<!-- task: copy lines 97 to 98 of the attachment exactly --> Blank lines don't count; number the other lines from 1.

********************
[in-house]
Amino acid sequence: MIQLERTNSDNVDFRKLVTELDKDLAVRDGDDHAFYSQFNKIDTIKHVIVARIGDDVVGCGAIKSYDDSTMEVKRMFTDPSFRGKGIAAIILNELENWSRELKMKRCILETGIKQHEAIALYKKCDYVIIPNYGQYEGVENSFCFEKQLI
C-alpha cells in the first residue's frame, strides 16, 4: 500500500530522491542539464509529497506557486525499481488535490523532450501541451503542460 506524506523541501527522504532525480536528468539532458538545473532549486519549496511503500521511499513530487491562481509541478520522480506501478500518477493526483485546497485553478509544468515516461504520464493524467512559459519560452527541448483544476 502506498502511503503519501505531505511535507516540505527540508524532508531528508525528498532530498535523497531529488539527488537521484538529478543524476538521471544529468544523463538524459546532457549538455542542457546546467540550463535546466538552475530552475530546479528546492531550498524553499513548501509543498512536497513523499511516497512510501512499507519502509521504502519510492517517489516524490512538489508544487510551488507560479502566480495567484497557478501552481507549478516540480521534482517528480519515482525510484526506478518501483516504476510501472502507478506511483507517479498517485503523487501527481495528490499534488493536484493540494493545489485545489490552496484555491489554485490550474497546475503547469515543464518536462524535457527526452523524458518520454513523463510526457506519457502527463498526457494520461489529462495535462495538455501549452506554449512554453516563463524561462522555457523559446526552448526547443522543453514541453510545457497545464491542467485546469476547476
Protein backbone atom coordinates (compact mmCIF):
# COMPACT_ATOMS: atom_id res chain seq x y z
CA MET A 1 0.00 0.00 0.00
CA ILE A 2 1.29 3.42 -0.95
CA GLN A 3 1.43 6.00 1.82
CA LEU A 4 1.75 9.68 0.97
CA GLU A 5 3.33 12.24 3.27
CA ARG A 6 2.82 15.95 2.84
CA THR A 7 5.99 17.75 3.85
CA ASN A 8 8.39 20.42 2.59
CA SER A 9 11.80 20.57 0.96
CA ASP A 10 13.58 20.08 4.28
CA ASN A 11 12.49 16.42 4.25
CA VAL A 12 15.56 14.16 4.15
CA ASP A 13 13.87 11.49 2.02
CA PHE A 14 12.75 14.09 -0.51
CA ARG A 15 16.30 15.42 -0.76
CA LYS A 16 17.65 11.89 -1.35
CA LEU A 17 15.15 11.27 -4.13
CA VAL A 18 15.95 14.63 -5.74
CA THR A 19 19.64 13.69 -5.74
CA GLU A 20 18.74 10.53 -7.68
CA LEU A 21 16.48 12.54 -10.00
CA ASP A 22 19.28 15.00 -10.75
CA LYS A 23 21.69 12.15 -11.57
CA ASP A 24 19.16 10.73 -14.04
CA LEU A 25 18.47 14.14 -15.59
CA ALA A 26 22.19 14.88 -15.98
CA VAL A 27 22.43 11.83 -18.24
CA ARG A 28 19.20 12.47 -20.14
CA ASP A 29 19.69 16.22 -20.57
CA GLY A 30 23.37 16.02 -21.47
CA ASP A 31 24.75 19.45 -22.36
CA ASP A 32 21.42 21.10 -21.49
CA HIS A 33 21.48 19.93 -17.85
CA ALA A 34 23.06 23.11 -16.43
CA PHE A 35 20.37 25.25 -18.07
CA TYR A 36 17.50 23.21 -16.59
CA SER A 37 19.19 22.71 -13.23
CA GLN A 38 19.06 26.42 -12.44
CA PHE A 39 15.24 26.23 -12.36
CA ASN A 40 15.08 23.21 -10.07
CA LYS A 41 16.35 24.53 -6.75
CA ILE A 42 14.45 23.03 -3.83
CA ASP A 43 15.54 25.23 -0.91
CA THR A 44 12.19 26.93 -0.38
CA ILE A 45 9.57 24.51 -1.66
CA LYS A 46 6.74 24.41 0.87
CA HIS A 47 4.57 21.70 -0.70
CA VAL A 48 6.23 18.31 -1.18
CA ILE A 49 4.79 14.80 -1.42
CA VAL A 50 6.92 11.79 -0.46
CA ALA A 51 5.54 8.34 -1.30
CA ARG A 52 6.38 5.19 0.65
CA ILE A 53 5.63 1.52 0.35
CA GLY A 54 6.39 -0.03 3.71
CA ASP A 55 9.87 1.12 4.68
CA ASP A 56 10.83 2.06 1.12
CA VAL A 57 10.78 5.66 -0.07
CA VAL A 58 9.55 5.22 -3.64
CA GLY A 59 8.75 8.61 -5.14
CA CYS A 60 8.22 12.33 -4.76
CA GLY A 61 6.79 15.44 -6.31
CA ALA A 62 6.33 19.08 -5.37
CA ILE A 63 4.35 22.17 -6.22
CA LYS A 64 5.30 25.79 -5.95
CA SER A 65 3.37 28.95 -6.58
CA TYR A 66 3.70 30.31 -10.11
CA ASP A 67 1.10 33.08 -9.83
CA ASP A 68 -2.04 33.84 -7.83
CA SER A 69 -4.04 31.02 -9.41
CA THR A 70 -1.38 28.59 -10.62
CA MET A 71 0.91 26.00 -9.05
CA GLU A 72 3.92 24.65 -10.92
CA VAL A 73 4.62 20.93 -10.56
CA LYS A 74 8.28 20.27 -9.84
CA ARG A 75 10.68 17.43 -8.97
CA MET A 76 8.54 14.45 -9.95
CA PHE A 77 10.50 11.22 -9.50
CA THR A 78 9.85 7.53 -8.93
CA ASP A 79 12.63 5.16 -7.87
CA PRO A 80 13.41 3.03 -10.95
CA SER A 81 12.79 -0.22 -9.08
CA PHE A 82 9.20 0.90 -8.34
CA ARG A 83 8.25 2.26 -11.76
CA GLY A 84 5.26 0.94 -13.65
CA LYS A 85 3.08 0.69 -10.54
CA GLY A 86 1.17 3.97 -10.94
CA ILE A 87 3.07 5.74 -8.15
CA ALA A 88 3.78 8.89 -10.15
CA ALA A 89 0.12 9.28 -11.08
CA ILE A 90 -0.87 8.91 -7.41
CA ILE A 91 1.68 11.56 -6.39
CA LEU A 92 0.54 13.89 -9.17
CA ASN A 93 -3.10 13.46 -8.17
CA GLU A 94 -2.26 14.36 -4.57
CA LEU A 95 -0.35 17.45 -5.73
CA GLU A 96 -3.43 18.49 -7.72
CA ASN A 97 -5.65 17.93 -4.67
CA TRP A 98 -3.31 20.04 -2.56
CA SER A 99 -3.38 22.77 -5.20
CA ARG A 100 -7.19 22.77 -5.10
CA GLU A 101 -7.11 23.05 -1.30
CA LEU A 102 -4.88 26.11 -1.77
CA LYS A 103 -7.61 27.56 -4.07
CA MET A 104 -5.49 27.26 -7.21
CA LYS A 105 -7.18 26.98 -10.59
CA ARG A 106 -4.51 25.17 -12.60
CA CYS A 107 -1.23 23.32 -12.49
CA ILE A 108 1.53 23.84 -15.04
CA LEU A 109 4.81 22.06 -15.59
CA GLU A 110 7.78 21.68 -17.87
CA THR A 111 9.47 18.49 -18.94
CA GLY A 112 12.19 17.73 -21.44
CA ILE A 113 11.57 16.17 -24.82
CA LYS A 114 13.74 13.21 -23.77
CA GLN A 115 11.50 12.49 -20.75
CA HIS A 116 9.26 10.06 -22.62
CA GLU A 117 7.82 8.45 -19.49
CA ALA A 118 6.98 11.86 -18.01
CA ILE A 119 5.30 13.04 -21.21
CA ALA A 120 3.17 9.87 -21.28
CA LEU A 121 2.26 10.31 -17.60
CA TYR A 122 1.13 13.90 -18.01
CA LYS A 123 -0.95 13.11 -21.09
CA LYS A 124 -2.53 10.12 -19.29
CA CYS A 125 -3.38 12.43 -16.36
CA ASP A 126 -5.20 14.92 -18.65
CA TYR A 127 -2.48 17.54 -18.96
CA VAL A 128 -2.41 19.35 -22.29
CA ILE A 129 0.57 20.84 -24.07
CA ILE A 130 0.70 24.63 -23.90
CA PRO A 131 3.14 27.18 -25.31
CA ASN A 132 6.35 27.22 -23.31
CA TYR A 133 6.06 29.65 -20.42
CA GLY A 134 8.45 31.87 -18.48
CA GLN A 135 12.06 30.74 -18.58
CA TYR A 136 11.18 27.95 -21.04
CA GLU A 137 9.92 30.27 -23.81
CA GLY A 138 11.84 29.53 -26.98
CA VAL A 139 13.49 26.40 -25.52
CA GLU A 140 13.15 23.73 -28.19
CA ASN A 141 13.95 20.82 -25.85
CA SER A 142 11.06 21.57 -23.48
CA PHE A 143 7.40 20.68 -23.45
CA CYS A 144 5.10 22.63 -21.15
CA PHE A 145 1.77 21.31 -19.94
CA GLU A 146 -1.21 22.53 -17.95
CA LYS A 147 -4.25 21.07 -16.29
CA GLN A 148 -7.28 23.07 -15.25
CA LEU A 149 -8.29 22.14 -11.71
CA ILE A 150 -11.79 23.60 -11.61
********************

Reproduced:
CA LEU A 92 0.54 13.89 -9.17
CA ASN A 93 -3.10 13.46 -8.17